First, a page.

“YES, I HAVE NOT SUFFERED ENOUGH. I ONLY HOPE THAT MY AGONY WILL ACT AS SOME FORM OF AMUSEMENT FOR THOSE TASKED WITH WATCHING ME FROM THE BEYOND.”
How in the hell is this thing still going?
You’re not thrusting hard enough. Put your whole body into it.
“HOW FOOLISH I WAS TO THINK I DESERVED A MOMENT’S RESPITE!”
The Hanged Man would eventually stop talking. Not because of any excruciating suffering, but because he had simply run out of things to say. He was not used to such extended visitations.
I don’t think we killed it. I can still here hear it breathing. Lemuel? Lemuel, are you listening?
Lemuel was not listening, for he was busy inspecting the area surrounding the Hanged Man. The land was filthy, the buildings were falling apart, and a seemingly dying creature kept making distracting noises, but Lemuel paid no attention to any of that. What had captured his attention was a strange smell that emitted from roughly a block away. It was a smell he knew that he had never experienced before, but one that he felt like he should know. The smell was neither intoxicating nor repugnant, but mysteriously pleasant. In this world of extremes, Lemuel found it nice to finally feel something that was calming. After following the intriguing waft for some time, he finally reached the source of the smell, his hands told him that whatever was emitting this fragrance was fragile. Burrowed deep into the ground, Lemuel felt tempted to pluck it, but he worried that even the slightest force would kill it. Even if he could ensure its safety, he knew that hoarding something so pleasant, so beautiful, so natural, would be a sin worthy of hanging.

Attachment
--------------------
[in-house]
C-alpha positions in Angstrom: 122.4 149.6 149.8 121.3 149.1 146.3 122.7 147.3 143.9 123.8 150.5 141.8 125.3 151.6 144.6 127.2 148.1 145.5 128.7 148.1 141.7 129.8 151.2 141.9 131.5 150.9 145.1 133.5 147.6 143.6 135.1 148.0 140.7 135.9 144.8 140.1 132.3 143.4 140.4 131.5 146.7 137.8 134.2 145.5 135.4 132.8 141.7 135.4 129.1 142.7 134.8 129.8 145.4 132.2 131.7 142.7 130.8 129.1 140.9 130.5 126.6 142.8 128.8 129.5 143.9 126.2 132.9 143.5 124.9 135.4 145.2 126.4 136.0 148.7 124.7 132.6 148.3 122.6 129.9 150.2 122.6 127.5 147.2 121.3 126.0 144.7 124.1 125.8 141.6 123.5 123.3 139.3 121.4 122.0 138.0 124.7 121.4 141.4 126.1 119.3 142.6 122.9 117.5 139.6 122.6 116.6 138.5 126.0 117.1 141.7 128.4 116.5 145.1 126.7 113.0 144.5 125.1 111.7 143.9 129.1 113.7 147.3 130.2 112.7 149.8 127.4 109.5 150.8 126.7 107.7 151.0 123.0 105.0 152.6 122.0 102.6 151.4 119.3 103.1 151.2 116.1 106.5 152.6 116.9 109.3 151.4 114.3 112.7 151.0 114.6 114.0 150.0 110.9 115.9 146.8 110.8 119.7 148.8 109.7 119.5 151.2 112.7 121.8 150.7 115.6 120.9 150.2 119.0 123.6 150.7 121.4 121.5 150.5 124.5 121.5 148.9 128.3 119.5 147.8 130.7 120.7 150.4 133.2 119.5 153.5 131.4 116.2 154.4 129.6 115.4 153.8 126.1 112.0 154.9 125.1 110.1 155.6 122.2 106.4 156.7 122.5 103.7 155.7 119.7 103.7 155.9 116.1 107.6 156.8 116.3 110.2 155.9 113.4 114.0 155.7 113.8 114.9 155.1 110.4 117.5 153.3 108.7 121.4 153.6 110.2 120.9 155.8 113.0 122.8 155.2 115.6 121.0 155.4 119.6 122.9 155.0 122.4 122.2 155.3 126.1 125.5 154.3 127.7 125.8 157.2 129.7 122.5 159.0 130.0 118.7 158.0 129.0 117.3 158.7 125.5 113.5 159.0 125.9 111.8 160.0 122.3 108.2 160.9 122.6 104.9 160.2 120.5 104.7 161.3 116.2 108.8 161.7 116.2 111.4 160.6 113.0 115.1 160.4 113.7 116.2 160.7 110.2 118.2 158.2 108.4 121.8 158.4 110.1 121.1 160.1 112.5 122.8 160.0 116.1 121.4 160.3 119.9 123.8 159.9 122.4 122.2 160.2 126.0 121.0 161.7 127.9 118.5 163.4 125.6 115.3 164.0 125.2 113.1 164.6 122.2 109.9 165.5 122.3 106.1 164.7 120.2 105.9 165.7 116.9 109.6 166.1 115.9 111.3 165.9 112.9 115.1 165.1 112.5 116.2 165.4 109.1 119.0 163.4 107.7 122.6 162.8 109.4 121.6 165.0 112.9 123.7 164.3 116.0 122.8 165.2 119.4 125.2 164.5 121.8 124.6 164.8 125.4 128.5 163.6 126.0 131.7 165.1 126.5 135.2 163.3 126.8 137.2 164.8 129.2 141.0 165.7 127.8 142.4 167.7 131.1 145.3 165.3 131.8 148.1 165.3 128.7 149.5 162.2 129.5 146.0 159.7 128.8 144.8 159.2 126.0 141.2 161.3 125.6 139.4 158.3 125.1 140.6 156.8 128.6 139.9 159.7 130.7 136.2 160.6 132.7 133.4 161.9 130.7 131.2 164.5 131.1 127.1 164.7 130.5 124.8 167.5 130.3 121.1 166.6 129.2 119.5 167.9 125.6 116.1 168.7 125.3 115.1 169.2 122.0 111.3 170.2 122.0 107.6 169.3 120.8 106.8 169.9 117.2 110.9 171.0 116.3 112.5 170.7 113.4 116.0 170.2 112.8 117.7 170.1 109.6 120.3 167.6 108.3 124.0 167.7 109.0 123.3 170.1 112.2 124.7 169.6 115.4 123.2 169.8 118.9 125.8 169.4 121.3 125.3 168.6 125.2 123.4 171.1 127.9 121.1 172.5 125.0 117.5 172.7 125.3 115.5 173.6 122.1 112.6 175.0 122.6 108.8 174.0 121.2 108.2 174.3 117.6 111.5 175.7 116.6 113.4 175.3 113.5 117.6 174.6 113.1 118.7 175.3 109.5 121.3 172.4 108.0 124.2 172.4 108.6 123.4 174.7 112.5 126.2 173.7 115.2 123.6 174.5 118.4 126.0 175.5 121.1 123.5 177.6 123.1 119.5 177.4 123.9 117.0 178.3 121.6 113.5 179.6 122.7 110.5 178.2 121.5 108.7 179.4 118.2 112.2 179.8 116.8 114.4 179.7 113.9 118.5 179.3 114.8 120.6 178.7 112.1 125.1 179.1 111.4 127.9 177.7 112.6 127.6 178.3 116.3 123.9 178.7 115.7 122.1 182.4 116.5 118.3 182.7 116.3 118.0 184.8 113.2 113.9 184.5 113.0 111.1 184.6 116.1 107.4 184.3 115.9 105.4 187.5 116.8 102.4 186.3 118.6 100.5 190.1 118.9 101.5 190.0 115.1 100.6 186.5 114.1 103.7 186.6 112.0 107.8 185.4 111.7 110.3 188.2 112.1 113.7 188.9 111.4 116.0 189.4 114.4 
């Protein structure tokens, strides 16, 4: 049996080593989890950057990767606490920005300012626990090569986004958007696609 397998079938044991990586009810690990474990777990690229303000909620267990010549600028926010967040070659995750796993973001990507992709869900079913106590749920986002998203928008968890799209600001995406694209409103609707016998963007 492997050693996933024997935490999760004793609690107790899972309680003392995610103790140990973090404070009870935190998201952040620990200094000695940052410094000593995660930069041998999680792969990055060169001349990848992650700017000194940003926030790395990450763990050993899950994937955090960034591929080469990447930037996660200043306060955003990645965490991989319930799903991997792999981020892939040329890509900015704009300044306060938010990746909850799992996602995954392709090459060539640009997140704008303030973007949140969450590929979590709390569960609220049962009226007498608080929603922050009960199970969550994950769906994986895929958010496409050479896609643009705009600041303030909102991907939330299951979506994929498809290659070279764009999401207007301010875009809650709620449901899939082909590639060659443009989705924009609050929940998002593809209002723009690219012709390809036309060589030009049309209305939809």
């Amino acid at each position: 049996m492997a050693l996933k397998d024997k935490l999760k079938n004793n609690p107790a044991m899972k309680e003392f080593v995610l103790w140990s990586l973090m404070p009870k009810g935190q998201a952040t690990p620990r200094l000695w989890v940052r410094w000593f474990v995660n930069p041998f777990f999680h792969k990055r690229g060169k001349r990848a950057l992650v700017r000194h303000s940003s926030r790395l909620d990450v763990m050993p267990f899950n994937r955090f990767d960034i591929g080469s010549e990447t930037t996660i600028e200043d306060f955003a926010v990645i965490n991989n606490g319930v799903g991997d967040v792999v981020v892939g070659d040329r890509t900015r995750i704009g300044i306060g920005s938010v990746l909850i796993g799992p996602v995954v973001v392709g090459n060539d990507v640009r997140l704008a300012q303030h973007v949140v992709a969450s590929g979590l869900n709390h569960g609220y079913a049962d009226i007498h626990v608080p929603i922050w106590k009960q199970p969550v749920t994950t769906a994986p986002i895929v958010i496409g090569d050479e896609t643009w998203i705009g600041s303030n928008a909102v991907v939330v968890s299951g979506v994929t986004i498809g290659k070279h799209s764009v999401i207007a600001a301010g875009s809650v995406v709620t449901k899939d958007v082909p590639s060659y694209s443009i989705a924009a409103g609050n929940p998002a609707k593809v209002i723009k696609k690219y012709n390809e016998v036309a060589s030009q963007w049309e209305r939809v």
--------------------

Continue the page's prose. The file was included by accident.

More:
Damnit Lemuel, I’m speaking to you!
I…I think this might just be the spot.
You can’t be serious. You really think we can move our whole village right next to this screeching beast?
Be reasonable Carter, We’ve spent all this time on the surface and we haven’t been attacked by a single marauder or beast. We have so much open space here that we could build three villages if we wanted to. Besides, this poor creature can alarm us in the event any raiders try to attack us.
Be reasonable? We haven’t been here for a whole day! What makes you think this place will be any better than the underground?
Lemuel did not have an answer for this, but Carter would not need one. Something about his companion’s silence struck deep within him. For the first time in a long time, he did not want to argue.
Alright, Lemuel. Let’s return home and talk to this village about this.
The Hanged Man began to speak again, unaware of what his two visitors were talking about: